Progress Report: Five “R.I.P. X” stories that I’ve Read

Well, I’ve been chugging right along and reading some of my R.I.P. stories whenever I have a window of opportunity.

First I read Edgar Allan Poe’s “Scheherazade’s Thousand-and-Second Night,” a great satire where Scheherezade pushes her luck to tell one more tale, a tale featuring the marvels of Poe’s nineteenth century world. Her husband, having listened to and believed many incredible tales over the past 1001 nights, finds this one just too “out there” even for his credulity.

Next, from the Haunted Legends anthology, I read the enticingly titled story “Spring Heel” by Steven Pirie. (Do you know the legend of Spring-Heeled Jack? My brothers and I were quite taken with it way back in the day. Wikipedia has a robust entry about it.) The story I read tells the tale of a prostitute’s meeting this legendary figure. I liked it.

Then, from Coffin Hop’s “Tall Tales of the Weird West” anthology, I read Grady Cole’s “You Are The Blood.” What do you do when your alternative history’s Wild West is infested with vampires? Send in a gunfighter of course. A special gunfighter. There’s a lot more to this story than that, though. A fun read.

Sunday, somehow during my binge-watching ALL the NFL games (aaaahhh) I squeezed in the Washington Irving story “The Engulphed Convent,” featuring the legend of a convent that, during The Moorish conquest of Spain and facing eminent capture, was swallowed into the ground whole, with nothing remaining save an occasional spectral appearance. Very nice.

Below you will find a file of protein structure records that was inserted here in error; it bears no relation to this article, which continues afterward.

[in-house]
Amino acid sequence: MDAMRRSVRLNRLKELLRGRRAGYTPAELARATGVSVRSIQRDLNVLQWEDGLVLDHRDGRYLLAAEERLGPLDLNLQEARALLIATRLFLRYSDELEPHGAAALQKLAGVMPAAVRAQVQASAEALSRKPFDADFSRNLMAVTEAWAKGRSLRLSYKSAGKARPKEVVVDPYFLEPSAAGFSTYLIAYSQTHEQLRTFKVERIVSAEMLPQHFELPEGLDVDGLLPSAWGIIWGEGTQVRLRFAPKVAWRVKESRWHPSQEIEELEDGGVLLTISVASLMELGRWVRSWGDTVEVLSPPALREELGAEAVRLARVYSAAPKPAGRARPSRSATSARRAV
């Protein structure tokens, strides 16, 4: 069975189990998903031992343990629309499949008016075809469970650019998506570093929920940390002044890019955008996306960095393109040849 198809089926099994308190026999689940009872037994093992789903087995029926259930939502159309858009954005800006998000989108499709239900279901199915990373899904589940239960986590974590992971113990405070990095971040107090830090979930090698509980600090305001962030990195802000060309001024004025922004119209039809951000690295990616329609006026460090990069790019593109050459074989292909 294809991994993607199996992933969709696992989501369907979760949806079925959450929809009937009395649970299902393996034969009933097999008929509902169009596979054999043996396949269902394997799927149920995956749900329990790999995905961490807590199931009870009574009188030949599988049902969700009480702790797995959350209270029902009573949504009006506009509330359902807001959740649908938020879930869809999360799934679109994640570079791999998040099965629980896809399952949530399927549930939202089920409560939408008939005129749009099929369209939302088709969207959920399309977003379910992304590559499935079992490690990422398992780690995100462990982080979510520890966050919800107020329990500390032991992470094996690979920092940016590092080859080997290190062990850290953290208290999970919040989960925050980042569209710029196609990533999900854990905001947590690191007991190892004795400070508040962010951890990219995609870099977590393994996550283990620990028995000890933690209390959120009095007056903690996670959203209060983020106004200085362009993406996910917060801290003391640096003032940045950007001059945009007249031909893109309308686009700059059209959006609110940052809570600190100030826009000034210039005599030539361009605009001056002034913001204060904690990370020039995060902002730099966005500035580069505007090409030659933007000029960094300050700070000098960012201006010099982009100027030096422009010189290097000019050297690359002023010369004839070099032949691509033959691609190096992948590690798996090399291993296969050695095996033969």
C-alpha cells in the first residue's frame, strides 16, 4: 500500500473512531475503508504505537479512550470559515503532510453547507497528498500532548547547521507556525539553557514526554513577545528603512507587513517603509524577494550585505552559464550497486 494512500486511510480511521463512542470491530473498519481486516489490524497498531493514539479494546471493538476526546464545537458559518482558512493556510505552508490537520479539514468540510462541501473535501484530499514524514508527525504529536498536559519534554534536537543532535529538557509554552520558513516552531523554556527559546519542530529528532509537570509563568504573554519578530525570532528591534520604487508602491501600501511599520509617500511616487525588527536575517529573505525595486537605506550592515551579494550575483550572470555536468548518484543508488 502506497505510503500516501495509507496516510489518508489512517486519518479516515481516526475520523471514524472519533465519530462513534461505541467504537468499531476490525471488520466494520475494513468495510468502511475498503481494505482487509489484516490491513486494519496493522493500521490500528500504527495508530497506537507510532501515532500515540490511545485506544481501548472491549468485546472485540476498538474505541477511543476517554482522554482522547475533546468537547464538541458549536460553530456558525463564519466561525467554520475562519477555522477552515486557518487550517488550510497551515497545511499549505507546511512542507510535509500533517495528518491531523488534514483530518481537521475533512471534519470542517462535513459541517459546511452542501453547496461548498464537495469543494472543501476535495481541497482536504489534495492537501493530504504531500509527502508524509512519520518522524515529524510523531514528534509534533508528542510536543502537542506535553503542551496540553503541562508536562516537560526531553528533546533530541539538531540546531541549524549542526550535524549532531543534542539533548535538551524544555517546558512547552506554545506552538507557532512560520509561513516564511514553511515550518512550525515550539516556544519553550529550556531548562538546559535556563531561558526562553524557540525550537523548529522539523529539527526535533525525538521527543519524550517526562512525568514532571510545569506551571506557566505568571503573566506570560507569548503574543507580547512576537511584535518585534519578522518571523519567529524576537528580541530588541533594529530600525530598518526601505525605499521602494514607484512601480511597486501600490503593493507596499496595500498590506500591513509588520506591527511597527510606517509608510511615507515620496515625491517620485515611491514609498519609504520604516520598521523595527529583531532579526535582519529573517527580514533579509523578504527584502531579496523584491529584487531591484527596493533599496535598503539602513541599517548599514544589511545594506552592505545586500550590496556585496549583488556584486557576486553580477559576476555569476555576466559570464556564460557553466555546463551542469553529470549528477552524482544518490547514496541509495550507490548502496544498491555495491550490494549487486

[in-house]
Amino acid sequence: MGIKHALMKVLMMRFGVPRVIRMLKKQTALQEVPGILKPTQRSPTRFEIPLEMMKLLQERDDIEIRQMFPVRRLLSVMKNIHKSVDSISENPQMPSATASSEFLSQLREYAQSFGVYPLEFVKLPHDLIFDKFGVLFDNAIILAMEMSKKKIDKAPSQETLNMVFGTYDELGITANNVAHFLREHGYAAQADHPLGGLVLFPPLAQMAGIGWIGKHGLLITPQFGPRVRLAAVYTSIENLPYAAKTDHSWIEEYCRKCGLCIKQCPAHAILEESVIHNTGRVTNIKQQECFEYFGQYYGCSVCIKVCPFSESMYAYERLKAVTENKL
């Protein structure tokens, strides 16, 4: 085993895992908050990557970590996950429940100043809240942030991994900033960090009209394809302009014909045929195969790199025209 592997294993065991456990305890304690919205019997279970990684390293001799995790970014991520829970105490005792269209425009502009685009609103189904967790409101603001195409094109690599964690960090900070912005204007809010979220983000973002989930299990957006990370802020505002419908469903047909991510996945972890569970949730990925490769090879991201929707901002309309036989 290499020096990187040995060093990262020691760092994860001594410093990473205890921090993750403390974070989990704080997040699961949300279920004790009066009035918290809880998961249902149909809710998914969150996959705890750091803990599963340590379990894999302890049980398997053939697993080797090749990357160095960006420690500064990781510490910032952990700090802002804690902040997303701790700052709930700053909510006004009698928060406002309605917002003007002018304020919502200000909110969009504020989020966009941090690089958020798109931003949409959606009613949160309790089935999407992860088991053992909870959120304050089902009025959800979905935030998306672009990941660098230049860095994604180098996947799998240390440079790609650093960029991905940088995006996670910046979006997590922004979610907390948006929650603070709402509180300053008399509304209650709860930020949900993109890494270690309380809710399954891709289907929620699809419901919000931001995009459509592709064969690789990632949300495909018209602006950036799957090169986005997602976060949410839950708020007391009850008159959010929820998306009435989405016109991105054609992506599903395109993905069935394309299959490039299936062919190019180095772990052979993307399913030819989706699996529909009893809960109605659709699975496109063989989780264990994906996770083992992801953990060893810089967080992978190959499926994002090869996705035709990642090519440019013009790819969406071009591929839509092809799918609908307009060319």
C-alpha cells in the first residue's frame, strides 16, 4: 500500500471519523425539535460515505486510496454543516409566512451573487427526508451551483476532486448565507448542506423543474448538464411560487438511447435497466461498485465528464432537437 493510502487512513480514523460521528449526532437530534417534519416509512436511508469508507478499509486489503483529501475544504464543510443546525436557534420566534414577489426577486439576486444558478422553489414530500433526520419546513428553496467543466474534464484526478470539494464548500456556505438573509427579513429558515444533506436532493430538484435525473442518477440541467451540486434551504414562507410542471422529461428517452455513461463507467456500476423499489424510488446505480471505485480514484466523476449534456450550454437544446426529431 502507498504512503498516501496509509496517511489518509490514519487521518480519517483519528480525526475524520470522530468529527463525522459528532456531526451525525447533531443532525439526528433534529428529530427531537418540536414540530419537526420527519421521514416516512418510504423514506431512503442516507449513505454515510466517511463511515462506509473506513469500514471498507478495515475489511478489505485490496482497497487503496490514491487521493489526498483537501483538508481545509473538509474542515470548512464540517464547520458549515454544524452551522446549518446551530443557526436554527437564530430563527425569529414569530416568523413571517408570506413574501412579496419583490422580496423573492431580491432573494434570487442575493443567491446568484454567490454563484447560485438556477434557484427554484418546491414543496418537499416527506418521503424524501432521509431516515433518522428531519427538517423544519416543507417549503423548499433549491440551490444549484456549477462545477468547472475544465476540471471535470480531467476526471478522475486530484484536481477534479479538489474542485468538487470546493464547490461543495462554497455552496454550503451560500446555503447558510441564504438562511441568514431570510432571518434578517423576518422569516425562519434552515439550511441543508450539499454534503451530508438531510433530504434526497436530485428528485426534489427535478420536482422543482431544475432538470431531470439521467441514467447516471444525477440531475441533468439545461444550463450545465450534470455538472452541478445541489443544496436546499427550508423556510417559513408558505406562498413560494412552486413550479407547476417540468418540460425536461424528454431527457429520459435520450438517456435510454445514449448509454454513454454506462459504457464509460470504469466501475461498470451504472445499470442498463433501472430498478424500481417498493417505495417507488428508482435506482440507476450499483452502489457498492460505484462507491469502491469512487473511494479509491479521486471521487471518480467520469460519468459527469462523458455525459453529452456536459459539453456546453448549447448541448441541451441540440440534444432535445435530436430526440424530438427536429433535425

Finally, just this morning I read a re-worked Grimm fairy tale, “The Devil With the Three Golden Hairs.” Though I think I’d heard most of the story before (boy born is prophesied to marry the King’s Daughter, King does everything imaginable to thwart the prophecy, King Fails) it was still an enjoyable read, and included a visit to the Devil and the Devil’s mother(!), who actually helps out our hero. I should revisit more fairy tales.

Illustration found at

That’s what I’ve done so far. What have YOU included in your R.I.P. X reading?

The Galloping Hessian of the Hollow

The Legend of Sleepy Hollow by Washington Irving

I finished this story late Saturday night. It’s one of those stories that is imbedded in the cultural consciousness of America. Indeed, it was one of the earliest examples of American Literature AND was written by one of its pioneers. Who among us didn’t learn or hear the story of “The Headless Horseman” when we were growing up? The image of a horseman without a head is an irresistible horror icon to the young, reinforced every year around the time of Halloween. Note: My following comments assume one is already familiar with the basics of the story.

The actual “supernatural” portion of this tale only takes up the last few pages, and there is some pretty compelling evidence given by the author that nothing supernatural happened at all – that the Headless Horseman’s appearance was just a charade by Brom Bones and/or his “gang.” Sure, we learn that poor Ichabod “most firmly and potently believed” in witchcraft and the supernatural, but it seems to me that the local legend of the horseman is only the framework around which the story of an awkward schoolmaster and his unrealized dreams of happiness is told.